Come Together

July 29, 2011, by Crafty Pint
Come Together

During Good Beer Week, rumours started doing the rounds that talks were underway about forming a national association of craft brewers. And unlike those about Cliff Richard dying that circulate at Glastonbury every year, these were based in reality. With the craft brewing industry growing at a rate of knots and, to date, various state associations trying to tackle issues independently, the aim is to bring together as many of Australia’s estimated 165 craft brewers and brewing companies in a body “which represents the industry and harness[es] the broader community of craft beer to maximise our impact and potential.”

A steering committee made up of representatives from breweries and brewing companies across the country has drawn up a draft document outlining the proposed Australian Craft Brewers Association’s intentions and structure, which has been circulated to brewers in the past week for comment. The eight members of the steering committee are:

  • Brad Rogers and Jamie Cook of Stone & Wood, NSW
  • Adam Trippe-Smith – McLaren Vale, SA
  • Miles Hull – Little Creatures, WA
  • Brendan Varis – Feral, WA
  • Owen Johnson – Moo Brew, TAS
  • Bruce Peachey – Brewing consultant
  • Dave Bonighton – Mountain Goat, VIC

Their hope is to gather all feedback within the next fortnight with the intention of a soft launch as soon as September. We met with members of the committee this morning, where they explained the lengthy discussions that have gone on to date and their ultimate goal: to expand the entire craft beer industry, which they define as everyone from Malt Shovel (responsible for the James Squire and Mad Brewers ranges) and Matilda Bay to the smallest of commercial operations.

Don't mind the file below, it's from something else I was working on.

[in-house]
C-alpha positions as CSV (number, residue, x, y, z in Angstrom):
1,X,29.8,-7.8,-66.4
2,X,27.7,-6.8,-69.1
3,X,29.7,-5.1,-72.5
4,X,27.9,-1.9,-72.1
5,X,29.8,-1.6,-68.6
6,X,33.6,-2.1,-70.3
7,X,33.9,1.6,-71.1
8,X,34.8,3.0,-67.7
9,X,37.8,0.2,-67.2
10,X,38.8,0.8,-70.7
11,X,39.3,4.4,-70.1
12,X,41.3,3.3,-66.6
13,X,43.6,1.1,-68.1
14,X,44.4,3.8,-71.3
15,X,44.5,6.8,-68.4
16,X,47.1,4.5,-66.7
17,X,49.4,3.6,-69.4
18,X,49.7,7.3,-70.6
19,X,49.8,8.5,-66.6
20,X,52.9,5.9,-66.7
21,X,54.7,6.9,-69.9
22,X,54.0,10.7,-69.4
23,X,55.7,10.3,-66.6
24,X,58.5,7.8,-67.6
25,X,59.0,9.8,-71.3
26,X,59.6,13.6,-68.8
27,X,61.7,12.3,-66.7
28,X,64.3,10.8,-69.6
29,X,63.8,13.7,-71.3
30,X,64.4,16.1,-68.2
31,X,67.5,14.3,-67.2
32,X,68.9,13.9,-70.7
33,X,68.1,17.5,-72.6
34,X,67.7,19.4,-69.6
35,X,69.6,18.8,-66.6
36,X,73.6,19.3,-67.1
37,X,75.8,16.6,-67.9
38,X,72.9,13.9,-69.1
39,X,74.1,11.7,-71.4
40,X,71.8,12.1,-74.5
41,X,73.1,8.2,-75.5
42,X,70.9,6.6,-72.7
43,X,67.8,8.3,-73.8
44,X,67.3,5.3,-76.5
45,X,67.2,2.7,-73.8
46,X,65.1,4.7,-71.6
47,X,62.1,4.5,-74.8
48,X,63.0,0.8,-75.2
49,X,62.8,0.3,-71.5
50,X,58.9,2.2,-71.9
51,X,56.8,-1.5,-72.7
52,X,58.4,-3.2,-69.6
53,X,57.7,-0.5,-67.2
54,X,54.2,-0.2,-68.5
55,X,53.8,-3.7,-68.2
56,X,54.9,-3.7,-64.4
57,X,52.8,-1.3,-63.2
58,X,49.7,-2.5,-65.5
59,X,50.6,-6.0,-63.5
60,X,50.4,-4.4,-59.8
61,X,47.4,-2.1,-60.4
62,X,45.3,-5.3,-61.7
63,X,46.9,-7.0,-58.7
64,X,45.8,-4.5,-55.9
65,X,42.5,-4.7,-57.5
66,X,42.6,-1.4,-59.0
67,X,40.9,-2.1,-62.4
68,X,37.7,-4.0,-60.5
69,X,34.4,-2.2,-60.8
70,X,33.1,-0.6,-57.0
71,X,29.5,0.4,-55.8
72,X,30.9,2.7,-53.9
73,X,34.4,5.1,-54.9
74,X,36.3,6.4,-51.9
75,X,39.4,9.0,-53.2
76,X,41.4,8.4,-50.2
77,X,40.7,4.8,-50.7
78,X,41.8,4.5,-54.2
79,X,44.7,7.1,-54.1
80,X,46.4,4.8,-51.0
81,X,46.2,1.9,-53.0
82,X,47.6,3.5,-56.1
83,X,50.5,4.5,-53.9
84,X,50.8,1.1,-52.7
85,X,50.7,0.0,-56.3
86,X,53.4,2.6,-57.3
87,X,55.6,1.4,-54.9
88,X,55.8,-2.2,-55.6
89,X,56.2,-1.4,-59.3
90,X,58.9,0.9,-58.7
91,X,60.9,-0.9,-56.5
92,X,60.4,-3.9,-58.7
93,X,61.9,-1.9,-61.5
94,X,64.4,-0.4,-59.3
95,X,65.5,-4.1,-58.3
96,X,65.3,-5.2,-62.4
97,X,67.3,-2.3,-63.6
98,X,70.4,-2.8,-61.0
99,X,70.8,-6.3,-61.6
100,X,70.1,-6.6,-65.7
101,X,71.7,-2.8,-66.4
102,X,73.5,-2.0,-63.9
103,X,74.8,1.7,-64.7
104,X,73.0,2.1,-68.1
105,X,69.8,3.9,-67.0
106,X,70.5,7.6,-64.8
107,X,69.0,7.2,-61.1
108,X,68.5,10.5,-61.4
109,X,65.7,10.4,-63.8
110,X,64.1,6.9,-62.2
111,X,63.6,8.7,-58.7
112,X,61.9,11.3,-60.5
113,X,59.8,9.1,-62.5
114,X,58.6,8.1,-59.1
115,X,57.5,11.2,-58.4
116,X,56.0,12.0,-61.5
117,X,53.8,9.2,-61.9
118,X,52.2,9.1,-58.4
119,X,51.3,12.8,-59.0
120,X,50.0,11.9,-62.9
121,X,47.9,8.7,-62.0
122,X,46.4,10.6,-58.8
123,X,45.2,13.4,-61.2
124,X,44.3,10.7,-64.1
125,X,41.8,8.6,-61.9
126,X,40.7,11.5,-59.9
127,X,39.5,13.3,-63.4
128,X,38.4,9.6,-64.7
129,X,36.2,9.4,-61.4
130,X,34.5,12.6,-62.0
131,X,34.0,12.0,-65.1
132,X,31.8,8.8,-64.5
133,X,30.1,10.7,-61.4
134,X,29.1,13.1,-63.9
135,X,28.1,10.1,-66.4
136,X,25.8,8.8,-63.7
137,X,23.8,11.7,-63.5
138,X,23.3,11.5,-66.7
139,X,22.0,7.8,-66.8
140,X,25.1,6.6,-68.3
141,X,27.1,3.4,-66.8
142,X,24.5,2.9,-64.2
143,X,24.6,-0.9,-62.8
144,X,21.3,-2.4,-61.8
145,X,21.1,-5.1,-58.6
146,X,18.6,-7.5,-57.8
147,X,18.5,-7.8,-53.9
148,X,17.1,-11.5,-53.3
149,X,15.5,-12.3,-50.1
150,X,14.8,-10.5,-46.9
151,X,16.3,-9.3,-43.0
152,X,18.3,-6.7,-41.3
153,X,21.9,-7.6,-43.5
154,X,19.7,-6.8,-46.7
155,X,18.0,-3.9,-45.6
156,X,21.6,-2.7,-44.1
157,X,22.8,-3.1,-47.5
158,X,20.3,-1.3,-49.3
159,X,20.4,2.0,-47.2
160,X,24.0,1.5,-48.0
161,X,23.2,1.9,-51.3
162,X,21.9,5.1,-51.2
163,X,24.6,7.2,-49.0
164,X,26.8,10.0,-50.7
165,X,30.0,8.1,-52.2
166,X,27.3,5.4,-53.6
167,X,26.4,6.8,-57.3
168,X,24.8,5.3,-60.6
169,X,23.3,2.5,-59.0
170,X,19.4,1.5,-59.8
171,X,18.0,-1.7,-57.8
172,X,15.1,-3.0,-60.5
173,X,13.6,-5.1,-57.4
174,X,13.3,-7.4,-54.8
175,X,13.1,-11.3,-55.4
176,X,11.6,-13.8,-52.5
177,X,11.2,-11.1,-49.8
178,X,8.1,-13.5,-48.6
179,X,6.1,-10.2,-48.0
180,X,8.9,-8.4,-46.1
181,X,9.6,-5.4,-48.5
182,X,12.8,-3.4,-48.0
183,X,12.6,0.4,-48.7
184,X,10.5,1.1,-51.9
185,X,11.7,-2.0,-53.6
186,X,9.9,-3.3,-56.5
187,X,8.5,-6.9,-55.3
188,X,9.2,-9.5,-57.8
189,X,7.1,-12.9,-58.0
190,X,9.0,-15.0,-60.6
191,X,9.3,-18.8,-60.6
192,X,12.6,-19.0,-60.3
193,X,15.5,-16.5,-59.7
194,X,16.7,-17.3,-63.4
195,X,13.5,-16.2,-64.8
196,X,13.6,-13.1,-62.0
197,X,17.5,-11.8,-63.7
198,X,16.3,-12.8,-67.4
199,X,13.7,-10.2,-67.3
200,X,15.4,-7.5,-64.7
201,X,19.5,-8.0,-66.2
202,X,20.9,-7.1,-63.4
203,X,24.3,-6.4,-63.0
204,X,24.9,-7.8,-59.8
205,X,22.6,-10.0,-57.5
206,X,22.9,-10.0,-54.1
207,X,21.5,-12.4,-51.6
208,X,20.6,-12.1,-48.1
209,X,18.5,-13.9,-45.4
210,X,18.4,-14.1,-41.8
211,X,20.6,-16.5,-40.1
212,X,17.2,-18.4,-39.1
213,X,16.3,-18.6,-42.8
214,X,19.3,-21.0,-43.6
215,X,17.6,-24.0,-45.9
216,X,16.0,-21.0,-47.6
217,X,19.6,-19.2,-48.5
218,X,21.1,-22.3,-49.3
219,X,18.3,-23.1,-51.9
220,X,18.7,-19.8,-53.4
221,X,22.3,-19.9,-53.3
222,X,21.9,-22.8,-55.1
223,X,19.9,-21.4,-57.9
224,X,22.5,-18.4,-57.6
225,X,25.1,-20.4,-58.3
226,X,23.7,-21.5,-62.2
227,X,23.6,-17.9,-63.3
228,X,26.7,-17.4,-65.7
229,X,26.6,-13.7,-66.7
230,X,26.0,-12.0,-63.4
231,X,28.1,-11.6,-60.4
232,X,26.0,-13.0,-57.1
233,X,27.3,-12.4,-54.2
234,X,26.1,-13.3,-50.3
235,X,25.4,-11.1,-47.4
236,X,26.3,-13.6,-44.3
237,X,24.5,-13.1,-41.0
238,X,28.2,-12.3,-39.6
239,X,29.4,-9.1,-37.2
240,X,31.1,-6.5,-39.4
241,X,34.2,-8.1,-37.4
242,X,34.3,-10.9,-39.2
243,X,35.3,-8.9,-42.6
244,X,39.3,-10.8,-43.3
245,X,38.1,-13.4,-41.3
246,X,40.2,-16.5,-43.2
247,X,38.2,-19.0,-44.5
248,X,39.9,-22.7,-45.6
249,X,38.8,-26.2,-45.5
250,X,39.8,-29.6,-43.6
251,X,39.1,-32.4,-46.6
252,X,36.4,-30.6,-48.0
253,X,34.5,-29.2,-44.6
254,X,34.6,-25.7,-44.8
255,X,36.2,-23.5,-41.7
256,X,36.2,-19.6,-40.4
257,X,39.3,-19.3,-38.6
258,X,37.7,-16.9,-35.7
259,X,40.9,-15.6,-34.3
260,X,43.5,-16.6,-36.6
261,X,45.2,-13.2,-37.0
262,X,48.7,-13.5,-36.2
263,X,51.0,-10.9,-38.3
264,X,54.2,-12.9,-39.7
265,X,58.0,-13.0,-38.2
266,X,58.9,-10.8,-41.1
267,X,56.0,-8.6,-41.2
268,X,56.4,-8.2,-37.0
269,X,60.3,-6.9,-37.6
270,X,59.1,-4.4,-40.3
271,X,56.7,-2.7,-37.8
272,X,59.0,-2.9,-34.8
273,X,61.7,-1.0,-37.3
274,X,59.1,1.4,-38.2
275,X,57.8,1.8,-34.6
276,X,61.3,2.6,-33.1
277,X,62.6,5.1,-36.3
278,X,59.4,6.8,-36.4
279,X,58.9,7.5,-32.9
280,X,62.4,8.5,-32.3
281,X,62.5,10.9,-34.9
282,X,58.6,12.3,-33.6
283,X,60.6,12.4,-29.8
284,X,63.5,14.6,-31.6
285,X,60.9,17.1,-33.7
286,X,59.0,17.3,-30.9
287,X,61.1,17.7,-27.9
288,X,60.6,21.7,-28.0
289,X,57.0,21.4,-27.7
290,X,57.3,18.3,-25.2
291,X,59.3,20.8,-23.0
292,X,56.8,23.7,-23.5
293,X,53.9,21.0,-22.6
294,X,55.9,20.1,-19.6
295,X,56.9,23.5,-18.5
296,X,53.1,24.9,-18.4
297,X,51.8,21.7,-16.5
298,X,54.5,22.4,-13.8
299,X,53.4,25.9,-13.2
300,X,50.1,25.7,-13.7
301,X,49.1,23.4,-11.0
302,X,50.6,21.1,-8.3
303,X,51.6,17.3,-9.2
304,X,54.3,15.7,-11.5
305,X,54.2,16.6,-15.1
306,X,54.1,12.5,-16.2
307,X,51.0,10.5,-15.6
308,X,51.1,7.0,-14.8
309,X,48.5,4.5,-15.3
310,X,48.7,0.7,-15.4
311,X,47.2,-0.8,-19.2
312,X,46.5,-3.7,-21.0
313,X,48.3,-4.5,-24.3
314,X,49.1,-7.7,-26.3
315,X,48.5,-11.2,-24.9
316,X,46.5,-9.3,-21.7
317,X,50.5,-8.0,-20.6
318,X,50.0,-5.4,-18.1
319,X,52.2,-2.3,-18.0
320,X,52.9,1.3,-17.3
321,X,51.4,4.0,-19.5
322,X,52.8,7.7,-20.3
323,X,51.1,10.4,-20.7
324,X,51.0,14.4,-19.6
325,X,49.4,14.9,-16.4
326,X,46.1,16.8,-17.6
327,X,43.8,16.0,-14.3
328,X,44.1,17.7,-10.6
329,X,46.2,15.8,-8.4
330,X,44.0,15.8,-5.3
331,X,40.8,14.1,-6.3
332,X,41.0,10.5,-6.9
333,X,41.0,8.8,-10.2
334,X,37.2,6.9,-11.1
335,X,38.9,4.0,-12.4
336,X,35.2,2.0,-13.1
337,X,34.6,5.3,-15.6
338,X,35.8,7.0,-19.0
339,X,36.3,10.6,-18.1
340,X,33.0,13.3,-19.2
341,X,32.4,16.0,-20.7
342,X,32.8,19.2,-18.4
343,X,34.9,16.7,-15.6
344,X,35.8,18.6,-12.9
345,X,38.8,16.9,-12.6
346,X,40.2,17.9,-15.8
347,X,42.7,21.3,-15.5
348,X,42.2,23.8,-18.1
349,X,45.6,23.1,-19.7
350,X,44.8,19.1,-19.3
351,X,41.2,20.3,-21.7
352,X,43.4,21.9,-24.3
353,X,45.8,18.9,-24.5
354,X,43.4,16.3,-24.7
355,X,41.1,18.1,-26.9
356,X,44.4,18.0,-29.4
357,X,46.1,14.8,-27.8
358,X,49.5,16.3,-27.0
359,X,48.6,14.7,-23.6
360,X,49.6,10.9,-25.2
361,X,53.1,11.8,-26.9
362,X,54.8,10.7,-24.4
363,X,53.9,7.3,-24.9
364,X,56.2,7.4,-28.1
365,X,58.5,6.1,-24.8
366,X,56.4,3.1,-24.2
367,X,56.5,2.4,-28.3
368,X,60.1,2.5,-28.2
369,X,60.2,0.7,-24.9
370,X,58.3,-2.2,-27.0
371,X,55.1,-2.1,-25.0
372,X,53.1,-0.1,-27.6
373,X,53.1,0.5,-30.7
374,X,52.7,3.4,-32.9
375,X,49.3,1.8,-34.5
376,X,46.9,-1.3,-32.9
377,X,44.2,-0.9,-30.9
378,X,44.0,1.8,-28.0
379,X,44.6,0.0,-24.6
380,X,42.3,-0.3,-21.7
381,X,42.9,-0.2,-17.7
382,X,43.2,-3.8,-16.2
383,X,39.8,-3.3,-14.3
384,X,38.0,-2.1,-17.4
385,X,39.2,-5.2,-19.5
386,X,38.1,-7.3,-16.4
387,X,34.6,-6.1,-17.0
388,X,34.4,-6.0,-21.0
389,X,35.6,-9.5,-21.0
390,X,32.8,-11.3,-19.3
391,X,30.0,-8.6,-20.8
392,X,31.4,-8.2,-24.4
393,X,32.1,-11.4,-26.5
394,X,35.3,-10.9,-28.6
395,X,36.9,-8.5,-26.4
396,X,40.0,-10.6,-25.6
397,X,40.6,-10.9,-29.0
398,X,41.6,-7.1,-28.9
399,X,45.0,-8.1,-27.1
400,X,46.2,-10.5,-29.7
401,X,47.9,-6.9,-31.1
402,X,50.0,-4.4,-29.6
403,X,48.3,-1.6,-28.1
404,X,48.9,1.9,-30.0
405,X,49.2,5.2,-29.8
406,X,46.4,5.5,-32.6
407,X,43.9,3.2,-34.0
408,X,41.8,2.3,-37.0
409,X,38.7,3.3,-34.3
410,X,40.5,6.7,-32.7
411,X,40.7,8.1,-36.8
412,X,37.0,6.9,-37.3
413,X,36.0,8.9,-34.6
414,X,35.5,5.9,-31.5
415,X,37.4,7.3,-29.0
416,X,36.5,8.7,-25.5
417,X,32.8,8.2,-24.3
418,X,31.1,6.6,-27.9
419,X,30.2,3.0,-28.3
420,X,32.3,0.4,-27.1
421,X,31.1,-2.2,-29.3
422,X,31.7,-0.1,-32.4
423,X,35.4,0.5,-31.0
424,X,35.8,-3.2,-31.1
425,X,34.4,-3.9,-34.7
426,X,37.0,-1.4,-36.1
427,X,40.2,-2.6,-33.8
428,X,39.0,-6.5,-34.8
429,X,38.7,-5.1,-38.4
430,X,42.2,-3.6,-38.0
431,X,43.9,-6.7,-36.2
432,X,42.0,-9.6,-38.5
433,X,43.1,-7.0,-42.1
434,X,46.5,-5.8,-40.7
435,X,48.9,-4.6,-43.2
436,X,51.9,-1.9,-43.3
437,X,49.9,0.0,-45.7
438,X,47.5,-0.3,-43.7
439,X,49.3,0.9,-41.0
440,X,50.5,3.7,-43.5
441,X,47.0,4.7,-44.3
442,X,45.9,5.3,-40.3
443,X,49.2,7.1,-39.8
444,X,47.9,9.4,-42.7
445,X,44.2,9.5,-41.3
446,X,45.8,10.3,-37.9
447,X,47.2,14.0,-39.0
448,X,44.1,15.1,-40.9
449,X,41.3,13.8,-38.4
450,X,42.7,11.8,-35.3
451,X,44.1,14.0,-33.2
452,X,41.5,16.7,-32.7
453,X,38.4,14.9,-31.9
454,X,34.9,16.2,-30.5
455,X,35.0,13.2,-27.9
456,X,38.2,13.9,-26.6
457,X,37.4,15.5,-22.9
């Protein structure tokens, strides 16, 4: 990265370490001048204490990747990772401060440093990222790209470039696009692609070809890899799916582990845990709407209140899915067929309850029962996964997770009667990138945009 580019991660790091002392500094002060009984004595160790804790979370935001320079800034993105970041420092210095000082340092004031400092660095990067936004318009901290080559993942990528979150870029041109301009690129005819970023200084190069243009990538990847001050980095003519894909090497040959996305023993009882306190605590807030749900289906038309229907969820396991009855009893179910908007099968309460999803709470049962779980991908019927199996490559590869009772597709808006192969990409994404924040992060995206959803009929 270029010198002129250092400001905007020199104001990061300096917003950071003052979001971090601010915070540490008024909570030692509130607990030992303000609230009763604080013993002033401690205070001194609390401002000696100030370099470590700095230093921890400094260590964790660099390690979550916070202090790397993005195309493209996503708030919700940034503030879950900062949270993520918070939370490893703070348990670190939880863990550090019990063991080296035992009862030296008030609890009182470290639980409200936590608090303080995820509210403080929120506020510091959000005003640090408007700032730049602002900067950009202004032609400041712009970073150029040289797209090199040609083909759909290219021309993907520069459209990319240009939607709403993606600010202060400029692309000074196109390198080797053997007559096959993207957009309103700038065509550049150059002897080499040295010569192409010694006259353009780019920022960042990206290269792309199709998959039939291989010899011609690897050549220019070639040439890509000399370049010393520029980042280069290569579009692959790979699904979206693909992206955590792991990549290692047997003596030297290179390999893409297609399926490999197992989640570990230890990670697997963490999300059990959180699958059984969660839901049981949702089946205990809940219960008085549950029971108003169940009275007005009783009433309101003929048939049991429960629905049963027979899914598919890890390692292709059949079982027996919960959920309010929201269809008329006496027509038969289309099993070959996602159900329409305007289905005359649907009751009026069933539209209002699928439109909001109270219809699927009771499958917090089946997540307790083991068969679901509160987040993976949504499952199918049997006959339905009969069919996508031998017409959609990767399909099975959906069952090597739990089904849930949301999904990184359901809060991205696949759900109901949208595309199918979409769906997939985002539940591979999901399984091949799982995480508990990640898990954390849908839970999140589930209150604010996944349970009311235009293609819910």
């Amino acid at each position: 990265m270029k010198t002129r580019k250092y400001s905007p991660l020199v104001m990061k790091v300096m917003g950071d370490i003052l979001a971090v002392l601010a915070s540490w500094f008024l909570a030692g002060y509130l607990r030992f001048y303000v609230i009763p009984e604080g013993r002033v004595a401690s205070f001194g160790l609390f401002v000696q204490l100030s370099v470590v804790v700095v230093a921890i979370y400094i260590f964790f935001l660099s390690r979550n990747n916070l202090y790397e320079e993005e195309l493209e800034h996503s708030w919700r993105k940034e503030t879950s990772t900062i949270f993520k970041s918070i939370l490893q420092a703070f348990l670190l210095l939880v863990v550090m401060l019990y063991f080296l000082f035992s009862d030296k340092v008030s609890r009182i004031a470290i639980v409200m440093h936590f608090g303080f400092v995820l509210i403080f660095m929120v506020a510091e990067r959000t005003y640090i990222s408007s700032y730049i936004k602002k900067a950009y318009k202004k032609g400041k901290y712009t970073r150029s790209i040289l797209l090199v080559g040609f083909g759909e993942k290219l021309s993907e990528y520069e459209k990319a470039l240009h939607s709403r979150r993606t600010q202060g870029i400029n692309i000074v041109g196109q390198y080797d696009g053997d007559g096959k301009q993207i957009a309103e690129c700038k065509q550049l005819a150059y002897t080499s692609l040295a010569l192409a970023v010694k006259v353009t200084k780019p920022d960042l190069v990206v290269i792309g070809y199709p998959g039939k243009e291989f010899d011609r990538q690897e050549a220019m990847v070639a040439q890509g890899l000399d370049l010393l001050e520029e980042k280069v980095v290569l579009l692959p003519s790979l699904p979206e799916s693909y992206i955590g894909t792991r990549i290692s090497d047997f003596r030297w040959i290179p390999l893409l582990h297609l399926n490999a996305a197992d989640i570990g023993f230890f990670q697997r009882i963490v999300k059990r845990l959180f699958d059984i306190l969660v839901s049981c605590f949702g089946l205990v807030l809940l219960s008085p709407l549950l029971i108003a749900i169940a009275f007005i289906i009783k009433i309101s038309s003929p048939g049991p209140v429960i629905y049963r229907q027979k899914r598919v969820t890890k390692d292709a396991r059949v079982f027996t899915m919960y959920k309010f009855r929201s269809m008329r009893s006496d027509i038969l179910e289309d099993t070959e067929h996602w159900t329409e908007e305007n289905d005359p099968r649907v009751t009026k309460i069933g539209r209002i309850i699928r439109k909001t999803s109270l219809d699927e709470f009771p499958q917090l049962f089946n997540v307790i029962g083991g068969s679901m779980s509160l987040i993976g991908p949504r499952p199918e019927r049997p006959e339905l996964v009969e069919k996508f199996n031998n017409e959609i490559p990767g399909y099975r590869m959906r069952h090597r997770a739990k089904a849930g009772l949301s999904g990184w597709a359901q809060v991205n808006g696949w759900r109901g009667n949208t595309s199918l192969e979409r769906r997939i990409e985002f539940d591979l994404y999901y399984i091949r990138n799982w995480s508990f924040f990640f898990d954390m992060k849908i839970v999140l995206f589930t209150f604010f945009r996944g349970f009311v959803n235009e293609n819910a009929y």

“The motivation is to get a collective body with one voice to grow the category for the good of all,” says Miles Hull, of Little Creatures. “It needs to exist. The confidence in craft beer has never been better in the ten years we’ve been operating. The quality and numbers out there now have weight and momentum.”

The proposed body would give one vote to each brewery, regardless of size, in any decision-making process. Areas it would look to tackle include:

  • Consumer awareness and education
  • Trade awareness and education
  • Develop and celebrate the quality and diversity of craft beer
  • Aid professional development within the industry
  • Government liaison and advocacy

They’ve set themselves tight deadlines – especially with certain aspects of the draft document having already stimulated debate within the industry – but if they can agree on a format and structure that gives the craft beer world a powerful voice, whether for lobbying or promoting better beer, then it should prove a positive force for good. We’ll keep you updated on developments.

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